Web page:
The internet doesn't have an off switch. While it's interesting to imagine pressing a big red button and -- poof! -- the internet goes out around the world, it's actually much more complicated than that.
It is possible, however, for people, companies and governments to turn off certain parts of the internet. There are countrywide blocks in places like Egypt and Gabon during political unrest, and temporary outages in India when the government turns off the internet while students take exams.
Facebook (Tech30) tracks these kinds of outages. Both internal monitoring and people on the ground contribute to this effort. ,
Matt Perault, global head of policy development at Facebook, started there in January 2011 -- around the time Egypt conducted widespread internet outages to quell protests. Over the next few years, he noticed that internet blocks were still happening with some frequency, just on a smaller scale.
"We felt they weren't getting the attention they deserved," Perault said during a panel at the SXSW Interactive festival on Friday. "So we work with a bunch of organizations to try and bring attention to this issue."
It's not just about losing access to Facebook. For instance, he referenced a recent Brookings report that found that temporary internet shutdowns cost $2.4 billion in 2015.
You can think about the internet in three different layers: There's the actual infrastructure that powers the internet -- think cables and satellites. There's the protocol, which includes things like web hosts and providers, and then there are applications, like Facebook.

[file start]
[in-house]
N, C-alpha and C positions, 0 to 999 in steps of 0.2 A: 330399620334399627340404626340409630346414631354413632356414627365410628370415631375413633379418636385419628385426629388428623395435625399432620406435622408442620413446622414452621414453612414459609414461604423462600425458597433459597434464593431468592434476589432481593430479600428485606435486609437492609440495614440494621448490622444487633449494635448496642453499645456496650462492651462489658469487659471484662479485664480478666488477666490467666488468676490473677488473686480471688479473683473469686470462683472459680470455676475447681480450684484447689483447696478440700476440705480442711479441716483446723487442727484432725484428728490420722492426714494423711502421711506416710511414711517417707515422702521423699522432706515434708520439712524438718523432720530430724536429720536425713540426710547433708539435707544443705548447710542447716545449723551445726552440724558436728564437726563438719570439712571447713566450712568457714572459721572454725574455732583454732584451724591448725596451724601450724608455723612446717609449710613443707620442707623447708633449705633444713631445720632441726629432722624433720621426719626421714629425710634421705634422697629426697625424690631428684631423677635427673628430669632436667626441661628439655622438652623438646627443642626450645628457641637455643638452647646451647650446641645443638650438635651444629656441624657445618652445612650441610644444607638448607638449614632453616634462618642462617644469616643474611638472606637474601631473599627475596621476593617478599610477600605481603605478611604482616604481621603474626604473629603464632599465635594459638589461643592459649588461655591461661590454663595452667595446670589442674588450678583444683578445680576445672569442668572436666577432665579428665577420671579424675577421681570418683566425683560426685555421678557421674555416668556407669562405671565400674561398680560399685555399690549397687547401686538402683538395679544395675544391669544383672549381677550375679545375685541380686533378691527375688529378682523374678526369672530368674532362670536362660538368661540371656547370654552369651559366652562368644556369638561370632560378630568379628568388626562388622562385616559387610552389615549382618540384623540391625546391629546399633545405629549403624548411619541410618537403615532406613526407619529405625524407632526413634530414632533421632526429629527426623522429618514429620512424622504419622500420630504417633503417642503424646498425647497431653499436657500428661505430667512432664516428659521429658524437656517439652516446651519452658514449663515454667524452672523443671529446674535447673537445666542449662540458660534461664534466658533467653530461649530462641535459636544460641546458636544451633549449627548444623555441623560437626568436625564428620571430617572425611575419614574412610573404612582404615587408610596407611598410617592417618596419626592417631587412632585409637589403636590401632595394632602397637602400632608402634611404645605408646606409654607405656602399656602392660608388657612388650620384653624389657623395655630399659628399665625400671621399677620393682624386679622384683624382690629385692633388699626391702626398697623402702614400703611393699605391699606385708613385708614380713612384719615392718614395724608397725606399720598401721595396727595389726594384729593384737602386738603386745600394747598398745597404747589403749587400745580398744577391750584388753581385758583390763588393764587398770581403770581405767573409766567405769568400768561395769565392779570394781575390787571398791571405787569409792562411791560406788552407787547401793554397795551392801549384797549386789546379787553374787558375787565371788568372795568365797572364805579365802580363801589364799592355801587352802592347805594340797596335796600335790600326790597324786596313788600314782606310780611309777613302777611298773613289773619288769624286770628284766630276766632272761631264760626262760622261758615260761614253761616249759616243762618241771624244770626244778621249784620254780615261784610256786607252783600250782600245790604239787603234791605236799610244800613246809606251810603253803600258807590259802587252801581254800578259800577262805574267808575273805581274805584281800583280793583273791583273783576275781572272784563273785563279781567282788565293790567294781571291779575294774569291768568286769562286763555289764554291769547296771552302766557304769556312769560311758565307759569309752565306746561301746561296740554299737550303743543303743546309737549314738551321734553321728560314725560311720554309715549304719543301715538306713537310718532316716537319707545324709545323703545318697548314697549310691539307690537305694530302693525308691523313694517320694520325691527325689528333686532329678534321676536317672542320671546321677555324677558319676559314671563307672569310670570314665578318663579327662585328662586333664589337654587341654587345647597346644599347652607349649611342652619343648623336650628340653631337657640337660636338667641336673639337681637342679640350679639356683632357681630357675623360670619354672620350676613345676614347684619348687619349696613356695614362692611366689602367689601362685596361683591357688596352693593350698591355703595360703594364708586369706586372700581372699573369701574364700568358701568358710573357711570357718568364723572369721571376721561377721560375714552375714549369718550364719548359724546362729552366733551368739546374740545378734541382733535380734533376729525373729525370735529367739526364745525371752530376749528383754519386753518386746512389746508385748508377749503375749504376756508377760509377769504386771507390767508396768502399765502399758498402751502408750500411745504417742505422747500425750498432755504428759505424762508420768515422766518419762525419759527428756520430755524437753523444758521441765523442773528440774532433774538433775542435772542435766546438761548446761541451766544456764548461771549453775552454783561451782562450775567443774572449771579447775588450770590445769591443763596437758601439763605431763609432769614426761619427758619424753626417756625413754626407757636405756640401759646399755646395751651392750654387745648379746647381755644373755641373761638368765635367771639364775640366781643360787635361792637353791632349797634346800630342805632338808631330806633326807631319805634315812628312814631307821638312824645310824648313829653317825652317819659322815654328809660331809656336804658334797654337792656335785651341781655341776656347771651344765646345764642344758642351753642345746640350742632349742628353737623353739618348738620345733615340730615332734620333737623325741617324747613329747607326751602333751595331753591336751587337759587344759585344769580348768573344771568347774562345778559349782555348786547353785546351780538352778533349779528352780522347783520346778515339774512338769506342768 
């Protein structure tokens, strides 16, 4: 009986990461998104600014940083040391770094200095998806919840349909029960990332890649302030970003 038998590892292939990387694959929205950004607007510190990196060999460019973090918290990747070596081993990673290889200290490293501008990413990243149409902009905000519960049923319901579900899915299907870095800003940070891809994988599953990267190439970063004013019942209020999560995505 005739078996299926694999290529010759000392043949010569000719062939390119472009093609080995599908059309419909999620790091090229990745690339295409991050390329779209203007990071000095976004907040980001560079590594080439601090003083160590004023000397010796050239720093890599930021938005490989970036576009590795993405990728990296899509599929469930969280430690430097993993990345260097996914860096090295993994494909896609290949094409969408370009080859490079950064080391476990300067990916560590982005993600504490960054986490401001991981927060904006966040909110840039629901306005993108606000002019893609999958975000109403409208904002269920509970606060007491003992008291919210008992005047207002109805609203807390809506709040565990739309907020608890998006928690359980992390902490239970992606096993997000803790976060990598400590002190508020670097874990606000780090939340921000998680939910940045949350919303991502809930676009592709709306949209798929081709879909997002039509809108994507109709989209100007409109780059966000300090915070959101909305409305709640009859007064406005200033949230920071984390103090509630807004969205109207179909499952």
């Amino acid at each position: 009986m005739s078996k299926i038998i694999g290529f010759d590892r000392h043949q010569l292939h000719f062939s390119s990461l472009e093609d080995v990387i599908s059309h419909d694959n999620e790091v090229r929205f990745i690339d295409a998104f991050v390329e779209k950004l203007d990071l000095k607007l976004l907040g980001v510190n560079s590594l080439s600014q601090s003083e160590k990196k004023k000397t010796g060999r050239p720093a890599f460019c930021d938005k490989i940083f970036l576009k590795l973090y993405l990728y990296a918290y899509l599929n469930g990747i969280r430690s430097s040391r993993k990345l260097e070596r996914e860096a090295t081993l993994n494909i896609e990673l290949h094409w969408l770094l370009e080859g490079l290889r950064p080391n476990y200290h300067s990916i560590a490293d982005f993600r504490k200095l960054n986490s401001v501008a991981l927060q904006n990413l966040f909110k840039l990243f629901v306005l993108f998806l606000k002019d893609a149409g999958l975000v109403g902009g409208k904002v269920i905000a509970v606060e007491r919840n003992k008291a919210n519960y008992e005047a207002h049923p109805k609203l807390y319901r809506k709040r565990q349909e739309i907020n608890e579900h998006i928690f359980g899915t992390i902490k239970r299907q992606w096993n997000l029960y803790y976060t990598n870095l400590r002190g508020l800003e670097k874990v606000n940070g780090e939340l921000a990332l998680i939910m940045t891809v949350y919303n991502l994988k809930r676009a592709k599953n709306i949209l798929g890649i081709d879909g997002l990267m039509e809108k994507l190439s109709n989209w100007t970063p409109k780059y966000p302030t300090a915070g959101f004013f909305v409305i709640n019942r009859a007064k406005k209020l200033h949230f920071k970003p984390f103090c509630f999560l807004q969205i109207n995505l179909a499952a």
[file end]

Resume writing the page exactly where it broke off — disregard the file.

Each of these layers have different responsibilities, as Perault and his fellow panelists explained, and countries or governments can target them differently. An internet service provider could stop serving a country, or a government could block specific services like Facebook or WhatsApp.
In China, the "great firewall" blocks all kinds of content, including Facebook, Twitter, and the New York Times. In Gabon last year, nightly outages prevented people from connecting to any website.
"The problem is not the technology from a 'turn off the entire internet perspective,'" Perault said. "But the technology has gotten more advanced in creating methods to impose a less costly block."
Facebook's internal group works with organizations like the Global Network Initiative to track these outages, and communicate them to a wider audience. Four out of five Facebook users are outside of the U.S., so many of them could be impacted by these blocks. For Facebook, figuring out where blocks happen is just good for business.
Facebook said it is "aware of at least 48 times in 2016 when access to Facebook, WhatsApp or Instagram was disrupted. This includes both targeted disruptions, as well those impacting the entire Internet."
The company said one of the most significant outages that it's tracking right now is in certain regions of Cameroon, where it said internet connectivity has been down for 50 days.
"My main concern right now is moving to a world where there's increasingly sophisticated small-scale blocks," Perault said.